This spell enables the priest to command another creature with a single word. The command must be uttered in a language understood by the creature. The subject will obey to the best of his/its ability only as long as the command is absolutely clear and unequivocal; thus, a command of "Suicide!" is ignored. A command to "Die!" causes the creature to fall in a faint or cataleptic state for one round, but thereafter the creature revives and is alive and well. Typical commands are back, halt, flee, run, stop, fall, go, leave, surrender, sleep, rest, etc. No command affects a creature for more than one round; undead are not affected at all. Creatures with Intelligence of 13 (high) or more, or those with 6 or more Hit Dice (or experience levels) are entitled to a saving throw vs. spell, adjusted for Wisdom. (Creatures with 13 or higher Intelligence and 6 Hit Dice/levels get only one saving throw!)
By using this spell, the priest can temporarily enchant up to three small pebbles, no larger than sling bullets. The magical stones can then be hurled or slung at an opponent.
If hurled, they can be thrown up to 30 yards, and all three can be thrown in one round.
The character using them must roll normally to hit, although the magic of the stones enables any character to be proficient with them. The stones are considered +1 weapons for determining if a creature can be struck (those struck only by magical weapons, for instance), although they do not have an attack or damage bonus. Each stone that hits inflicts 1d4 points of damage (2d4 points against undead). The magic in each stone lasts only for half an hour, or until used.
The material components are the priest's holy symbol and three small pebbles, unworked by tools or magic of any type.
The recipient of this spell gains the benefit of a bless spell (+1 to attack rolls and saving throws) and a special bonus of 1d8 additional hit points for the duration of the spell. The aid spell enables the recipient to actually have more hit points than his full normal total. The bonus hit points are lost first when the recipient takes damage; they cannot be regained by curative magic.
For example, a 1st-level fighter has 8 hit points, suffers 2 points of damage (8-2 = 6), and then receives an aid spell that gives 5 additional hit points. The fighter now has 11 hit points, 5 of which are temporary. If he is then hit for 7 points of damage, 2 normal hit points and all 5 temporary hit points are lost. He then receives a cure light wounds spell that heals 4 points of damage, restoring him to his original 8 hit points.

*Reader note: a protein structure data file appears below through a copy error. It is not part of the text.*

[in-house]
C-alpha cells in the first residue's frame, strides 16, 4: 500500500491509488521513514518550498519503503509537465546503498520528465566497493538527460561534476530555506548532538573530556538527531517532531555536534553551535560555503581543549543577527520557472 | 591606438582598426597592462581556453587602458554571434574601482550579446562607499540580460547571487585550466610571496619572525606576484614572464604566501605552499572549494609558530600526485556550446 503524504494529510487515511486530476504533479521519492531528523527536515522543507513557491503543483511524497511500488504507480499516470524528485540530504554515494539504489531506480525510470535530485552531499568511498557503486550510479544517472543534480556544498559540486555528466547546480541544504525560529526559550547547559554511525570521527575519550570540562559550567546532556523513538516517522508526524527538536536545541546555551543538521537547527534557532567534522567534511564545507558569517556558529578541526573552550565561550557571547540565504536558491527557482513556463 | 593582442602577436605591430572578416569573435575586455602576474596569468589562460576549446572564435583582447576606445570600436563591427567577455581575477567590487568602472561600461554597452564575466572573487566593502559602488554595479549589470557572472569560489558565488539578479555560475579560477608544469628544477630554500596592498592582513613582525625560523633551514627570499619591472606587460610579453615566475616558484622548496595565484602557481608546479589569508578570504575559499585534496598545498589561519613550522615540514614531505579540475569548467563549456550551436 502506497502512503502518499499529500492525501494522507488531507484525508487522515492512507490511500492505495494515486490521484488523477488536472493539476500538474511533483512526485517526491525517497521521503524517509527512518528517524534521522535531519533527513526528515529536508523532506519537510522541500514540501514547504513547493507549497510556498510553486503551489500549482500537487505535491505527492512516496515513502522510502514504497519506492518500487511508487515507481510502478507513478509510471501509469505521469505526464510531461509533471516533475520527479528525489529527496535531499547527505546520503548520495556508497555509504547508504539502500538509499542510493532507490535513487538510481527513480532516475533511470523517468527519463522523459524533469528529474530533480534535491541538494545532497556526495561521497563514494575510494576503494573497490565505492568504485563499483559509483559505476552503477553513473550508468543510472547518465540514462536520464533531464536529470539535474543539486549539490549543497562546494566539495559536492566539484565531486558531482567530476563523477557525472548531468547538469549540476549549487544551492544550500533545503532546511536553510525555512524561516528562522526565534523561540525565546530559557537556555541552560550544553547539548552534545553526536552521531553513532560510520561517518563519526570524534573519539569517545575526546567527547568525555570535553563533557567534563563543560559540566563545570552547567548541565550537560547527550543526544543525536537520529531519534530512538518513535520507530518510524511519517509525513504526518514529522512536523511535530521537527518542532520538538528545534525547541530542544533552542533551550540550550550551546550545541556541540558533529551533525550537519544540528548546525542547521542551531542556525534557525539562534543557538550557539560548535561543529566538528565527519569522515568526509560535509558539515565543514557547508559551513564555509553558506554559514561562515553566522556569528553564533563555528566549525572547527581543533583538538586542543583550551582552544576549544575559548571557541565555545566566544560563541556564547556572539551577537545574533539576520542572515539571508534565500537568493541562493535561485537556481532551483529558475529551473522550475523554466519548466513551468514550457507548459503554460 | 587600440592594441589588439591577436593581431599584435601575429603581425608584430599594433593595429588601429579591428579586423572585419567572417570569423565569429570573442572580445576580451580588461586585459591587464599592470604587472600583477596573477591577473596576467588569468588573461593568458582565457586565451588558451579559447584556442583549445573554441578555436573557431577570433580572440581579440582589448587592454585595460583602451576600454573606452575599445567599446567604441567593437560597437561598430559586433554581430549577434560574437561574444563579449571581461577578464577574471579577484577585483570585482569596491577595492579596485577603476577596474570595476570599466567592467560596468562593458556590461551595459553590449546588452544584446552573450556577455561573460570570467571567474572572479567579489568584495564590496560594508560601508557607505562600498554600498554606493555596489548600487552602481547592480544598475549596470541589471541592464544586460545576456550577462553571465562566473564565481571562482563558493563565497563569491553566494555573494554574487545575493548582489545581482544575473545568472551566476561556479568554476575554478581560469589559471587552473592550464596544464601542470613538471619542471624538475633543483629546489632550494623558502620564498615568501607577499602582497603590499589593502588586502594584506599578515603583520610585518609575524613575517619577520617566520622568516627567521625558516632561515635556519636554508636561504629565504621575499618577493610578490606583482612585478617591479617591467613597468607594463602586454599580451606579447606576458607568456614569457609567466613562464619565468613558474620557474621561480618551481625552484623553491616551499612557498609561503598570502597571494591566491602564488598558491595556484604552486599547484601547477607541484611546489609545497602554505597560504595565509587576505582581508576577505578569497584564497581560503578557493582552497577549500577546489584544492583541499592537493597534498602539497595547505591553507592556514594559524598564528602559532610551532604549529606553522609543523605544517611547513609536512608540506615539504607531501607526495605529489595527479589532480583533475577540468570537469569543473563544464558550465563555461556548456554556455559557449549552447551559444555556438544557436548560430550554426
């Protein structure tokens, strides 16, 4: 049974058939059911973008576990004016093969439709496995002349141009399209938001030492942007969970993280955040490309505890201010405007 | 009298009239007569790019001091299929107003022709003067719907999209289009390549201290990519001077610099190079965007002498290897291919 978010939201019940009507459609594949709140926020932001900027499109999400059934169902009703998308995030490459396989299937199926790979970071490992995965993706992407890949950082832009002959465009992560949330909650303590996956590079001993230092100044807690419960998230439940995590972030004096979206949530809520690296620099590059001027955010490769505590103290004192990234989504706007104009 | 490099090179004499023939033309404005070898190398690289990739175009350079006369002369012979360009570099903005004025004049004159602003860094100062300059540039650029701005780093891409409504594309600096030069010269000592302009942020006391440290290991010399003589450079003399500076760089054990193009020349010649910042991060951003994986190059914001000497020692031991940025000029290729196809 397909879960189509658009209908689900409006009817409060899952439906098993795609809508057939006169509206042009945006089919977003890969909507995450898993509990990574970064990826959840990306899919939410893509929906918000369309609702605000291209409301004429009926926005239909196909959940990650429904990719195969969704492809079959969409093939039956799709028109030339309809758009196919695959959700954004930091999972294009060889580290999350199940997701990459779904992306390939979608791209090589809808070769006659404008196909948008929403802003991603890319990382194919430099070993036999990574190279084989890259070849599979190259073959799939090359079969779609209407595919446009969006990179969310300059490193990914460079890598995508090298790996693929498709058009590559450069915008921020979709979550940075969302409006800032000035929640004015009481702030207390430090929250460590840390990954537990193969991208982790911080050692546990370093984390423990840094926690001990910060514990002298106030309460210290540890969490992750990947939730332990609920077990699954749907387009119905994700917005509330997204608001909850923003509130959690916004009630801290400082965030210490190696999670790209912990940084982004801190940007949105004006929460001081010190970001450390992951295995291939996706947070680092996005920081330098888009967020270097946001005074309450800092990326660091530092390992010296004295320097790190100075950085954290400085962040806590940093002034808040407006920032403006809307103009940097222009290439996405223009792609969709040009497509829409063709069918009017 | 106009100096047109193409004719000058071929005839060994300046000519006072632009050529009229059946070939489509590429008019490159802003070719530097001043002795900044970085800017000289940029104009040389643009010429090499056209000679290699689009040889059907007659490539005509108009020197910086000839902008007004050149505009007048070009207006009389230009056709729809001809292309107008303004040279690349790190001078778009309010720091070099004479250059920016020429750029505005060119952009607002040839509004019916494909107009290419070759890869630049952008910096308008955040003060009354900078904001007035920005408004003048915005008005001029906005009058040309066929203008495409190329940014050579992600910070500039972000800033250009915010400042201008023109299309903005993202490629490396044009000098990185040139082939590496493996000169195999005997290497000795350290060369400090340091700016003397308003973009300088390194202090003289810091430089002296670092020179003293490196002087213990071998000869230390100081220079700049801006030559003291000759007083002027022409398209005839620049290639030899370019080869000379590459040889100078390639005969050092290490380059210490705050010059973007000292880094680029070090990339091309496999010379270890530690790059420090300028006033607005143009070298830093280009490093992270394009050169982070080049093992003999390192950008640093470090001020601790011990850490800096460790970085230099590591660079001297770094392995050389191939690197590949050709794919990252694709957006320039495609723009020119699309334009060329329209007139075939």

Note that the operation of the spell is unaffected by permanent hit point losses due to energy drain, Hit Die losses, the loss of a familiar, or the operation of certain artifacts; the temporary hit point gain is figured from the new, lower total.
The material components of this spell are a tiny strip of white cloth with a sticky substance (such as tree sap) on the ends, plus the priest's holy symbol.
By calling upon his deity, the caster of a spiritual hammer spell brings into existence a field of force shaped vaguely like a hammer. As long as the caster concentrates upon the hammer, it strikes at any opponent within its range, as desired. Each round the caster can choose to attack the same target as the previous round or switch to a new target that he can see anywhere within his maximum range. The spiritual hammer's chance to successfully hit is equal to that of the caster, without any Strength bonuses. In addition, it strikes as a magical weapon with a bonus of +1 for every six experience levels (or fraction) of the spellcaster, up to a total of +3 to the attack roll and +3 to the damage roll for a 13th-level caster. The base damage inflicted when it scores a hit is exactly the same as a normal war hammer (1d4+1 points on opponents of man size or smaller, or 1d4 points on larger opponents, plus the magical bonus). The hammer strikes in the same direction as the caster is facing, so if he is behind the target, all bonuses for rear attack are gained along with the loss of any modifications to the target's AC for shield and Dexterity.